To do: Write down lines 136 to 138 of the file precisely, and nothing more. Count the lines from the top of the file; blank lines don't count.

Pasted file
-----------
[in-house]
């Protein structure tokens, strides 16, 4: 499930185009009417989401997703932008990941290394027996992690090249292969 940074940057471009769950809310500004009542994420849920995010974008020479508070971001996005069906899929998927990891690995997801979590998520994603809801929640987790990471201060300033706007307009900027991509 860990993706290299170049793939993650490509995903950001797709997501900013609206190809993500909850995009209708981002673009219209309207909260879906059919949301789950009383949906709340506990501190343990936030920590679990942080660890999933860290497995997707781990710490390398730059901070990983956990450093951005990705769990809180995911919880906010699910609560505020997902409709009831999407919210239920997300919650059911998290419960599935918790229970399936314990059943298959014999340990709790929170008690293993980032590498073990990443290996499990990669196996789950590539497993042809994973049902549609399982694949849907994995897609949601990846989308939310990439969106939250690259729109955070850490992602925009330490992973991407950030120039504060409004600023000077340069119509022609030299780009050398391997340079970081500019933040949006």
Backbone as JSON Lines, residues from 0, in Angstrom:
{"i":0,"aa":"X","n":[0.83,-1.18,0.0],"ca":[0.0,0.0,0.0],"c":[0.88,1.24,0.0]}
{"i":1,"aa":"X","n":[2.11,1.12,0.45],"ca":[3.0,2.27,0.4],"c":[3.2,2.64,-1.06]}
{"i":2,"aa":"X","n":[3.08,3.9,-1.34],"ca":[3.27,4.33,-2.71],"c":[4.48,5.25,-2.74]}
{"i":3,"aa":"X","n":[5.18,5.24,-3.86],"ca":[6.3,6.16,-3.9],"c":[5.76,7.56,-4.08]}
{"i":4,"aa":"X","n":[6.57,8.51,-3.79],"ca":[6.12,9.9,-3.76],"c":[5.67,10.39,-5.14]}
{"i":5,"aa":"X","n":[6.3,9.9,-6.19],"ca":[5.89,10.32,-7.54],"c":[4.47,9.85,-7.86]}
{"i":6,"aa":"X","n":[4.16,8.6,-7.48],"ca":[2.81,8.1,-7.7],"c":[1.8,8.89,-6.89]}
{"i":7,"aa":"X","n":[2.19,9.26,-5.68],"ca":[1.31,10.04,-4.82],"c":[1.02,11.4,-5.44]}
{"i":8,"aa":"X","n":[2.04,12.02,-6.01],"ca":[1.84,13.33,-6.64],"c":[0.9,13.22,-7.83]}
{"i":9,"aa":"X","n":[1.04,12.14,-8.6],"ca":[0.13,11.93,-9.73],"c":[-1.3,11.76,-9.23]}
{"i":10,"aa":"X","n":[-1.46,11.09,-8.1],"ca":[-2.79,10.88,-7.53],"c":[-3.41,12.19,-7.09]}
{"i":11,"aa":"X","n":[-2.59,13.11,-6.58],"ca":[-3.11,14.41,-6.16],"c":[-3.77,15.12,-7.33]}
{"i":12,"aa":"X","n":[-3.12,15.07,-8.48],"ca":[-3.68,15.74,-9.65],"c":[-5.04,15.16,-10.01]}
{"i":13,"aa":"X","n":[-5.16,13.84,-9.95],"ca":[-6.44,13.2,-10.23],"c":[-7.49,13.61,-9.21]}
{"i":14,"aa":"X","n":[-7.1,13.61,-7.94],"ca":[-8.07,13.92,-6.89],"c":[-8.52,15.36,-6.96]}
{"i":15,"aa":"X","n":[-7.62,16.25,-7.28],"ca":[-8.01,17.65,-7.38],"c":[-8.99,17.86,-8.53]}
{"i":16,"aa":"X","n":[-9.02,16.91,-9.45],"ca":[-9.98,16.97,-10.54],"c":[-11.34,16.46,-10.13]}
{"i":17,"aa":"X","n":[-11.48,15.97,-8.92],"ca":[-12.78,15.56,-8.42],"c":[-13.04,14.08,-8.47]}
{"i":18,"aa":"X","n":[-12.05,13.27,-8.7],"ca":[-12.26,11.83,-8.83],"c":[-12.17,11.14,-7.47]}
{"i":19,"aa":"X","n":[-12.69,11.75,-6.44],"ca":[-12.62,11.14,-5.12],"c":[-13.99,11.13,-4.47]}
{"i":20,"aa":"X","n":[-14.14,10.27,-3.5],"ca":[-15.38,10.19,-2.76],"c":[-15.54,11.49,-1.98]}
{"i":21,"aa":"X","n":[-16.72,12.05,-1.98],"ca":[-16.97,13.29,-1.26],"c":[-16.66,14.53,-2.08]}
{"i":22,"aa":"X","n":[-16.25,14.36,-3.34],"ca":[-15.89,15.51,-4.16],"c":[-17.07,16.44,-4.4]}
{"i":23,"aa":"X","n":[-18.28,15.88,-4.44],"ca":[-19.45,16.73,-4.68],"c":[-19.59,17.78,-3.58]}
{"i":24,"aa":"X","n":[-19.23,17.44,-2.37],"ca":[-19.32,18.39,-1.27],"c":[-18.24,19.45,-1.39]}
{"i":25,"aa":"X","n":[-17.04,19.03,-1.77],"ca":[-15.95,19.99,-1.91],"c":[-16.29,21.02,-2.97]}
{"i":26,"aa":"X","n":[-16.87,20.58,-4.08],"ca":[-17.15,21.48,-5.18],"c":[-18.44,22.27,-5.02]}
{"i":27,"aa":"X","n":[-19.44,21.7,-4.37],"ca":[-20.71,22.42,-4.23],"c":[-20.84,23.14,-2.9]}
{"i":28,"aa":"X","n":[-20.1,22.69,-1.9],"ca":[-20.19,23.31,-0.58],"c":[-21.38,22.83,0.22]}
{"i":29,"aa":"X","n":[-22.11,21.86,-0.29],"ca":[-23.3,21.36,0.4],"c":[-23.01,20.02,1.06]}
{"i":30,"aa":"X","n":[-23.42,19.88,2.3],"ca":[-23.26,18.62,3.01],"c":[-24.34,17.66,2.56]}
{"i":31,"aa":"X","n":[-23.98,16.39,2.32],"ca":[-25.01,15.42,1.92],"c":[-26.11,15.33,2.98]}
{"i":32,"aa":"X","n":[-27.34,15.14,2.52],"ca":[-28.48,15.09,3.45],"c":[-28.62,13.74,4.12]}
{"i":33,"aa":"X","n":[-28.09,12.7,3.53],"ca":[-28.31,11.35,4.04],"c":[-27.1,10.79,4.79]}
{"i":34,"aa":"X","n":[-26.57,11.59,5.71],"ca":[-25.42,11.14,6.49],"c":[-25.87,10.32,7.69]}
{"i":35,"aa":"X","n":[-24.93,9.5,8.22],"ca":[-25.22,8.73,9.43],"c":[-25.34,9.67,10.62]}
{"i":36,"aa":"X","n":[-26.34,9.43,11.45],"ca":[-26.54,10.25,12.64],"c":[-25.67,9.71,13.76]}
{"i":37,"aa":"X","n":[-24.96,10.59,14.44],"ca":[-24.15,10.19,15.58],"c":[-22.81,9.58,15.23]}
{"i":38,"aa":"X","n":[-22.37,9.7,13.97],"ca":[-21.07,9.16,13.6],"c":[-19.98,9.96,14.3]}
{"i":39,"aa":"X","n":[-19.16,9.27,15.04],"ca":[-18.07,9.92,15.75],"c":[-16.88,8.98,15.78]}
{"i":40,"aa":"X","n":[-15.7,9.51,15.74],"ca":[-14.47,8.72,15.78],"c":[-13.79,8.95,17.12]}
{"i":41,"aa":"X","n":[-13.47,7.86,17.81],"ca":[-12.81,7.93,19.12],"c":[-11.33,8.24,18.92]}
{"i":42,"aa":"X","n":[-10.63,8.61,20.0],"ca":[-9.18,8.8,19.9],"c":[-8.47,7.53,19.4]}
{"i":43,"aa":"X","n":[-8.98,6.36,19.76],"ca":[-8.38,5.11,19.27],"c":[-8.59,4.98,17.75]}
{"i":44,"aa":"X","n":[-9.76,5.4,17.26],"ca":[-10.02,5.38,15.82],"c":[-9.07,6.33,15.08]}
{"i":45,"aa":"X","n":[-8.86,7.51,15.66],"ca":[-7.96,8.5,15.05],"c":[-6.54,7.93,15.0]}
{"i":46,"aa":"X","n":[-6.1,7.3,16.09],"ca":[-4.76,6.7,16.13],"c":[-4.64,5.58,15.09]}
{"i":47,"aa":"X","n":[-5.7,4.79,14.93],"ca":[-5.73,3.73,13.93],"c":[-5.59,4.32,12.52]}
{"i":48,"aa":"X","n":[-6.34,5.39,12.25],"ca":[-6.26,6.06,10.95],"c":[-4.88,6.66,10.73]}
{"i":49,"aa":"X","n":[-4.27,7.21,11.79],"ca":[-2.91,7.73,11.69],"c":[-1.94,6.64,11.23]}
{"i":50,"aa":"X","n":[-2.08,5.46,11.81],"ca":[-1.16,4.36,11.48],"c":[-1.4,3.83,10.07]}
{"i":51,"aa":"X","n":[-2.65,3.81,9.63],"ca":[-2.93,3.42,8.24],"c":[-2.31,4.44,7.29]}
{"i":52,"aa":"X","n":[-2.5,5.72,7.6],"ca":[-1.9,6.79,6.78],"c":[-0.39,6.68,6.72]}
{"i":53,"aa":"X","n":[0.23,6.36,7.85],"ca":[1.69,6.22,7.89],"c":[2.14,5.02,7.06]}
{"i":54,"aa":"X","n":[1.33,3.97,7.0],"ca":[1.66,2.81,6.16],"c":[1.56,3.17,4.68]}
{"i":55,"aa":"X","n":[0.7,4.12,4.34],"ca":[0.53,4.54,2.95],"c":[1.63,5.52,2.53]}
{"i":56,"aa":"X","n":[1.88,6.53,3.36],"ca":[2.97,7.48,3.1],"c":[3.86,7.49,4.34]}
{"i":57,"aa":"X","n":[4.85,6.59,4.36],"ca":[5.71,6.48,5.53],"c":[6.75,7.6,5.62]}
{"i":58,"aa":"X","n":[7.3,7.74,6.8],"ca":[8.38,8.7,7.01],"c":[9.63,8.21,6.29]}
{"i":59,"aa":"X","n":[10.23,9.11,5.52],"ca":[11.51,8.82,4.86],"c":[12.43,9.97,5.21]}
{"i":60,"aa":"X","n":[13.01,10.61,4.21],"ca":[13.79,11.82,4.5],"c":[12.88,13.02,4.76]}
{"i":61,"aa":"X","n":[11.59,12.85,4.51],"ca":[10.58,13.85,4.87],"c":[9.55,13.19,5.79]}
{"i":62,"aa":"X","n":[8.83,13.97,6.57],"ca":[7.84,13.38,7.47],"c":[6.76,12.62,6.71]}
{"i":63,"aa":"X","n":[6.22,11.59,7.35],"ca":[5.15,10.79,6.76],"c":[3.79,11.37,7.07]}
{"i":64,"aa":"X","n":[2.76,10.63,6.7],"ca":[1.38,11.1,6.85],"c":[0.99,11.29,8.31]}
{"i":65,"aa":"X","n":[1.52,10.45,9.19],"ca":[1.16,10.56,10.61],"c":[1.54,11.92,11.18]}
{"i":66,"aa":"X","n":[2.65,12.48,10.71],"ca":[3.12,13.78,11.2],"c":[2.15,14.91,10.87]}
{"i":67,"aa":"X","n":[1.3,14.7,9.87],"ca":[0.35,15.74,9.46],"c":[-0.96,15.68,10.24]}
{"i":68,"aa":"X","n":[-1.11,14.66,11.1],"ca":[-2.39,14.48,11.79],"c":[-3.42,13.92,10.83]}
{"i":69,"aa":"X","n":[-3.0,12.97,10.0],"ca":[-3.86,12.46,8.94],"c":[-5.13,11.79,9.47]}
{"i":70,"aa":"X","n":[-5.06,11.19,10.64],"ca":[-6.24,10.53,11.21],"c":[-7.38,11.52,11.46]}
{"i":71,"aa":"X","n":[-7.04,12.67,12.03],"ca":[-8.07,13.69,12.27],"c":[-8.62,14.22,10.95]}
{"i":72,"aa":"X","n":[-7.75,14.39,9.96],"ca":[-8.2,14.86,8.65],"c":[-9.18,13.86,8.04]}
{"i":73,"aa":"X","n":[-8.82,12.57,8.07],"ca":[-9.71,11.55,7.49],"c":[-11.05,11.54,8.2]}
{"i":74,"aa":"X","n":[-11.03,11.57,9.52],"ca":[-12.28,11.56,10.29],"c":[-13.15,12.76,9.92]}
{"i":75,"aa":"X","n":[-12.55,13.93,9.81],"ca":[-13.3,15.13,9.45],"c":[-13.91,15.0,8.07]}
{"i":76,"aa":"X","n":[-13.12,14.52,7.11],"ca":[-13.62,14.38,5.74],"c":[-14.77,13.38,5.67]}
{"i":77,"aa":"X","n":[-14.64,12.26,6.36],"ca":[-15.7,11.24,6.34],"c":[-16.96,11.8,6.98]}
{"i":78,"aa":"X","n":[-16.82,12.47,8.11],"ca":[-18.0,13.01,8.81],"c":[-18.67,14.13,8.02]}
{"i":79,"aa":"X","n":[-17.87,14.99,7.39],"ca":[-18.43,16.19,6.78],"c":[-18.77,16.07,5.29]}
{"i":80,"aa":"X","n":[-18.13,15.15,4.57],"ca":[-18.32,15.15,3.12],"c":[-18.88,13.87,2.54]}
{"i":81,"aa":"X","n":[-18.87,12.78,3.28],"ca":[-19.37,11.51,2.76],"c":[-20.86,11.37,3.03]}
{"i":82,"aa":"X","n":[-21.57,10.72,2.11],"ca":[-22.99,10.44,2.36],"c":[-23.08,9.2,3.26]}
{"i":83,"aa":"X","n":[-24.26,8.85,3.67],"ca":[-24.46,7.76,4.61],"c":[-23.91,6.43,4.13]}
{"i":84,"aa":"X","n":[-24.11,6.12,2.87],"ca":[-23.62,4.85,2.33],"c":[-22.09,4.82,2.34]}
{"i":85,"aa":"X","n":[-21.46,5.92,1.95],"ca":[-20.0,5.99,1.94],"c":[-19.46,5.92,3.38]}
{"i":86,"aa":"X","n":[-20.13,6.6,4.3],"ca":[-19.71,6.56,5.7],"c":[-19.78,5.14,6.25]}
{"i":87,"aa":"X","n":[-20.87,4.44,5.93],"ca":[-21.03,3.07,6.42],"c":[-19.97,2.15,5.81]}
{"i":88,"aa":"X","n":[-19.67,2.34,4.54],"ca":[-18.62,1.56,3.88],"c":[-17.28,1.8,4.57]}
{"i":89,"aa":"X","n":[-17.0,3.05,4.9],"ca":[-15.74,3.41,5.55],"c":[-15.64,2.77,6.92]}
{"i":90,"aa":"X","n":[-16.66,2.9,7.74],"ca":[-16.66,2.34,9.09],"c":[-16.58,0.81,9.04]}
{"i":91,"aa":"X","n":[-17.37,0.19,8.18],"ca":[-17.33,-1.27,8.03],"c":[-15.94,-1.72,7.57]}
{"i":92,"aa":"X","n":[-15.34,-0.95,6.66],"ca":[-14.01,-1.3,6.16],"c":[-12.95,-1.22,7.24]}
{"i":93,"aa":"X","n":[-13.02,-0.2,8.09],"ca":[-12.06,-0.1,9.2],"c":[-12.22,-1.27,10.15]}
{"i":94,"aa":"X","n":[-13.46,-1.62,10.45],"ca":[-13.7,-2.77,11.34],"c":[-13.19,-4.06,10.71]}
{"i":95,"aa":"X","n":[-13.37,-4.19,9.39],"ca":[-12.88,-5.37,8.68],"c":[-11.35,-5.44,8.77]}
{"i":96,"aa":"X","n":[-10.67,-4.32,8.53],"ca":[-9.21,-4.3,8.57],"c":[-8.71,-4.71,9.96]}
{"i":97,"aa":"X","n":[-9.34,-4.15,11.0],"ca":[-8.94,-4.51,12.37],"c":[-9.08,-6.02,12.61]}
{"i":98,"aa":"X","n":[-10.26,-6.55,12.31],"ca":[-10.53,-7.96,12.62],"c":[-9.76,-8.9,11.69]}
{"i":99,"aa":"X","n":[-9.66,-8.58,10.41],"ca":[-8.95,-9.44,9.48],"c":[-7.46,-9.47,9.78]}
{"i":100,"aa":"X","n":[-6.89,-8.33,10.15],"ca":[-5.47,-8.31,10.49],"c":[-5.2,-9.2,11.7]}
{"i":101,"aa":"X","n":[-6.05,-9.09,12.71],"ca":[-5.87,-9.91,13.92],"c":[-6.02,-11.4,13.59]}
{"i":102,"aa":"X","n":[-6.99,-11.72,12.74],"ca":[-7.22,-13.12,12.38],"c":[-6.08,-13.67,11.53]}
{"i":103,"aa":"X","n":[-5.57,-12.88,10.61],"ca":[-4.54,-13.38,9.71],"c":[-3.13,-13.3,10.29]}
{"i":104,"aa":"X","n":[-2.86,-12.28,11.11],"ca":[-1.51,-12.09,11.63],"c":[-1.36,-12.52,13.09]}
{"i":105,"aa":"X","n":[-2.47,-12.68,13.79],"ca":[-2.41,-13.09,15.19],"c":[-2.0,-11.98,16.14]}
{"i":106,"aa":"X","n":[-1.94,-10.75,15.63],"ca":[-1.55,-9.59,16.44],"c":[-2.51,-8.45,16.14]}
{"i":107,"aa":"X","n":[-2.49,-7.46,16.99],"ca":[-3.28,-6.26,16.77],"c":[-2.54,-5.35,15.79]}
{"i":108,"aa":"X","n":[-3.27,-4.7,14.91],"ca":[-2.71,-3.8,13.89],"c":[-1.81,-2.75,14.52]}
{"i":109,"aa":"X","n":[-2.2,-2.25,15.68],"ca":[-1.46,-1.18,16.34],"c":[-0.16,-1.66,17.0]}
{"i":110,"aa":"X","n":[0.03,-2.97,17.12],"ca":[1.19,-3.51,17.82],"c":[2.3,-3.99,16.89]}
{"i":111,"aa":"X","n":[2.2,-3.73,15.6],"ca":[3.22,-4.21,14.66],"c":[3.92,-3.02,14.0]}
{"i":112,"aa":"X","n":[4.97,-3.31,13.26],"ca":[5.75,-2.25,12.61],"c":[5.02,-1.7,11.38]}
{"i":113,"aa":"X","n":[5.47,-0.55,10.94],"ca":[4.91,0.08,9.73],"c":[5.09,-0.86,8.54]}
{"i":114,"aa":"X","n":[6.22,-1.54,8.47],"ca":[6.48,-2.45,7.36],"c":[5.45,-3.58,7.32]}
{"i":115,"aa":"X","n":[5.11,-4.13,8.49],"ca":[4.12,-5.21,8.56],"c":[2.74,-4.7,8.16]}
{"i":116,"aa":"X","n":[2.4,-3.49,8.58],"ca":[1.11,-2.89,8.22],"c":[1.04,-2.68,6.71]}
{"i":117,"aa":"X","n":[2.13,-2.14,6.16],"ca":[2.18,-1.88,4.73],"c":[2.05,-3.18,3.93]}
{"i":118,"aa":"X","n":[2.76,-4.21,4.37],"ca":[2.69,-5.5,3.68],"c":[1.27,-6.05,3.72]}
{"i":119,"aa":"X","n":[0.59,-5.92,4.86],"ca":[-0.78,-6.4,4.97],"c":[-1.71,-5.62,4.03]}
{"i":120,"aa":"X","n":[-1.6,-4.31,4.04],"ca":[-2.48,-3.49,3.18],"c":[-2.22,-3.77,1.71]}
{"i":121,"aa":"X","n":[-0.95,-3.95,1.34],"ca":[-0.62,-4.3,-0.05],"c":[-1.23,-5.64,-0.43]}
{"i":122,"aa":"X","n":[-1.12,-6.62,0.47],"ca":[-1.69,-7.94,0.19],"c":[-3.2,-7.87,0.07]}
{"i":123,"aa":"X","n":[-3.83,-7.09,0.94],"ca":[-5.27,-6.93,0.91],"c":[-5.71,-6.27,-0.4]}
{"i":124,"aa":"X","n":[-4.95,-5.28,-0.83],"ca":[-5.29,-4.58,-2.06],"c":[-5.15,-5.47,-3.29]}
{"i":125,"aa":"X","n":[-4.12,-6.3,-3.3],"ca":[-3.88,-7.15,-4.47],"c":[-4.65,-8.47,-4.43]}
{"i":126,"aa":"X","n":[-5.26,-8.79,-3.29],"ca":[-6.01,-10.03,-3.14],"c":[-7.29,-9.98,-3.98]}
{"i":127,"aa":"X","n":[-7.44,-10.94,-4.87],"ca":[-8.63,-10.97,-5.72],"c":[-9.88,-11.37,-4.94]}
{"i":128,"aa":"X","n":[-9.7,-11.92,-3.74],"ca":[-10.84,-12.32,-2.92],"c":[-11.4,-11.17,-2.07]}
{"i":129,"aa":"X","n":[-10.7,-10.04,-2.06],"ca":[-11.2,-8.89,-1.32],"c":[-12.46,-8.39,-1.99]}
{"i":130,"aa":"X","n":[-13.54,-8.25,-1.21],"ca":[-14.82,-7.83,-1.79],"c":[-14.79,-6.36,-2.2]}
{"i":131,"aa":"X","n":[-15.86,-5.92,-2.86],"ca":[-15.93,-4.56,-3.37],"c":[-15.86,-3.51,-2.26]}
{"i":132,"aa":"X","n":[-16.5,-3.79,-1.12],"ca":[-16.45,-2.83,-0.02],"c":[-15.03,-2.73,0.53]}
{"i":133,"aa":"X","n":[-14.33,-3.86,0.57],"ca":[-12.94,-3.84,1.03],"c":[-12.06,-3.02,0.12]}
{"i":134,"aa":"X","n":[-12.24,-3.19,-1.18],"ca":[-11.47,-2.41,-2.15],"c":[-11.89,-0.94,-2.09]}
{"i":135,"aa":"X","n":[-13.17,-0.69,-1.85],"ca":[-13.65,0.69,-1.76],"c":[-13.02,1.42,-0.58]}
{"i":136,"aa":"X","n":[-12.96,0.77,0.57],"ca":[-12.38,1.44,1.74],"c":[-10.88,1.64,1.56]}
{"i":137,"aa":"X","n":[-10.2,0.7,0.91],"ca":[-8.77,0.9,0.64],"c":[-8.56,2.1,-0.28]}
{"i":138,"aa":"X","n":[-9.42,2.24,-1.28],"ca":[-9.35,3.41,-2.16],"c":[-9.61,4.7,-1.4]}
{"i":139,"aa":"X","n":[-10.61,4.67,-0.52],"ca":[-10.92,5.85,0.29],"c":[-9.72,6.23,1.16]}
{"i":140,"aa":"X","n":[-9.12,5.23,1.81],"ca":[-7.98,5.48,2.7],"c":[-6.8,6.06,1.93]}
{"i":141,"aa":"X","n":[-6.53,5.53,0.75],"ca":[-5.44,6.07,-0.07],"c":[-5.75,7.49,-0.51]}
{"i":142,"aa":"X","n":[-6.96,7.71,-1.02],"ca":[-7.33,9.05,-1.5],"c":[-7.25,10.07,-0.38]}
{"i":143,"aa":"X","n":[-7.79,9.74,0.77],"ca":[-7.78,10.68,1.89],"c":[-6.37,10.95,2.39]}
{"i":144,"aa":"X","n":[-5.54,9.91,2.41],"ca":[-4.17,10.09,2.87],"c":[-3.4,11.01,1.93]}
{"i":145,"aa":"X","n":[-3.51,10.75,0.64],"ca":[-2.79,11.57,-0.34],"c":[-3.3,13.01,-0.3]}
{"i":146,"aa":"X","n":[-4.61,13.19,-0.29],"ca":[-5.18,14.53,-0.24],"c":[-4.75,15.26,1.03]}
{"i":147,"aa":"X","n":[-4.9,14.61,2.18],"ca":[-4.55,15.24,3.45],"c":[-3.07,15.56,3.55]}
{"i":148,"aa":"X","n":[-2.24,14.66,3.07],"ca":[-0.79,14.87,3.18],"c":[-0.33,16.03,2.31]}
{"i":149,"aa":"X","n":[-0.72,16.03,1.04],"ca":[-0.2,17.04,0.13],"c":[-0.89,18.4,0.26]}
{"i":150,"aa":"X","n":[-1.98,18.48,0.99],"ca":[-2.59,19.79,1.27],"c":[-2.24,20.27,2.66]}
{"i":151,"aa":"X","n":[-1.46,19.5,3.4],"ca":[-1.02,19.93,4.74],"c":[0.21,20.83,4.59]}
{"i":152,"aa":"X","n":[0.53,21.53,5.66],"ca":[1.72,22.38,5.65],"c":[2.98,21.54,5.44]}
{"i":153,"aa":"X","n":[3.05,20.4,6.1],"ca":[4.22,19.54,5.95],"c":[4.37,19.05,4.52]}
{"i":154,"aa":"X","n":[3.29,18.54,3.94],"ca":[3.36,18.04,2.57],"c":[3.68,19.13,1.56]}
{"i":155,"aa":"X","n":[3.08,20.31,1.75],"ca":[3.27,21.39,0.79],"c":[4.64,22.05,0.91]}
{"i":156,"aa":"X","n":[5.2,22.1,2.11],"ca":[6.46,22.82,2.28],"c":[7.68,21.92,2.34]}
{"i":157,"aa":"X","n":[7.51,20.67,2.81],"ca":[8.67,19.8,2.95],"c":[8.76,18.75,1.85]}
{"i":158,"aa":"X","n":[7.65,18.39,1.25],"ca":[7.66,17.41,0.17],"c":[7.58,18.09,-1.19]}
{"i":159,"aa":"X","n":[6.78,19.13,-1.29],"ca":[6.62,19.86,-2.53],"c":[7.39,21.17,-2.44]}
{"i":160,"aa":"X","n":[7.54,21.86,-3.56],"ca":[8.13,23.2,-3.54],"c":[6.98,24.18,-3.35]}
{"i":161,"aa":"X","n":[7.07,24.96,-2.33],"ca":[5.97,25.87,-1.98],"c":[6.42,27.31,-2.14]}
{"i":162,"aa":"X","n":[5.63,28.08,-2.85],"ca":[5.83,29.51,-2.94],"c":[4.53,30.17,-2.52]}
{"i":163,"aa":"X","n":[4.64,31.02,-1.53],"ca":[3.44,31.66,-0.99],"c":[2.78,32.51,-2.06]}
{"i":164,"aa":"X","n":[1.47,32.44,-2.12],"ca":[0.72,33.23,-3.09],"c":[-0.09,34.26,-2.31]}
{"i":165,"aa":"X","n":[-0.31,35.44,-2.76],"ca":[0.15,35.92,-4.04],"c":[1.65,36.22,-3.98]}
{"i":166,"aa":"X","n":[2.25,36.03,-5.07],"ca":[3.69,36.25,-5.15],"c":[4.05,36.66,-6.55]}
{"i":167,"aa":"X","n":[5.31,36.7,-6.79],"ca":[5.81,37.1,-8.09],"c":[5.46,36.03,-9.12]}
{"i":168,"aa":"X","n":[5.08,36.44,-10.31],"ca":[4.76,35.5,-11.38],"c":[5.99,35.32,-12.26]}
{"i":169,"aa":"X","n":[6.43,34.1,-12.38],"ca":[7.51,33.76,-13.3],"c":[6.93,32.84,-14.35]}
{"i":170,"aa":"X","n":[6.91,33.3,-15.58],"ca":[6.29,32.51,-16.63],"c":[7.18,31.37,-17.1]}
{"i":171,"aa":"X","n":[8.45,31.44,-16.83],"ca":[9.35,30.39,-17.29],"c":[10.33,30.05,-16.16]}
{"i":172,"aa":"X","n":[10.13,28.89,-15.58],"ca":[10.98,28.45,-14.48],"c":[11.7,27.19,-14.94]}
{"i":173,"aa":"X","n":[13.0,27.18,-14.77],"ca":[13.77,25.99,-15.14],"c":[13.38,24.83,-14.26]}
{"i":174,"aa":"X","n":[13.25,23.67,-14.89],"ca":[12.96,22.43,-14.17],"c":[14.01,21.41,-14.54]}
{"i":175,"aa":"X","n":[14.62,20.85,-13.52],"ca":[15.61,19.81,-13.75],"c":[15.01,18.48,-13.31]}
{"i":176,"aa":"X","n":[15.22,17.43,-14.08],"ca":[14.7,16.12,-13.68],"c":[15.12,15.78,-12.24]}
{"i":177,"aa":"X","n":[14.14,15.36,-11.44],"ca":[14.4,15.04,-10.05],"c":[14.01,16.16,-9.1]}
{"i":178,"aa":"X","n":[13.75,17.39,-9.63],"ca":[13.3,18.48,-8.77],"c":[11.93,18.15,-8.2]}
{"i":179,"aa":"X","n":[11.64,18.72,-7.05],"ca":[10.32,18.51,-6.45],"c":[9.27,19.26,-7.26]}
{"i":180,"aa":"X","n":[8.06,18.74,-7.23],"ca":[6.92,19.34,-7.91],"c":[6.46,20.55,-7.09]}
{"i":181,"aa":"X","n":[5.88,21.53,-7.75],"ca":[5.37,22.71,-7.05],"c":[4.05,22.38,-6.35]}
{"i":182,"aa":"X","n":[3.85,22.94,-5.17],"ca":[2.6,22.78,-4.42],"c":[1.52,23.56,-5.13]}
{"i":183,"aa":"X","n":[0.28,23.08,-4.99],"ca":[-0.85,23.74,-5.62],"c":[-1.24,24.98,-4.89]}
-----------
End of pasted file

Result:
{"i":132,"aa":"X","n":[-16.5,-3.79,-1.12],"ca":[-16.45,-2.83,-0.02],"c":[-15.03,-2.73,0.53]}
{"i":133,"aa":"X","n":[-14.33,-3.86,0.57],"ca":[-12.94,-3.84,1.03],"c":[-12.06,-3.02,0.12]}
{"i":134,"aa":"X","n":[-12.24,-3.19,-1.18],"ca":[-11.47,-2.41,-2.15],"c":[-11.89,-0.94,-2.09]}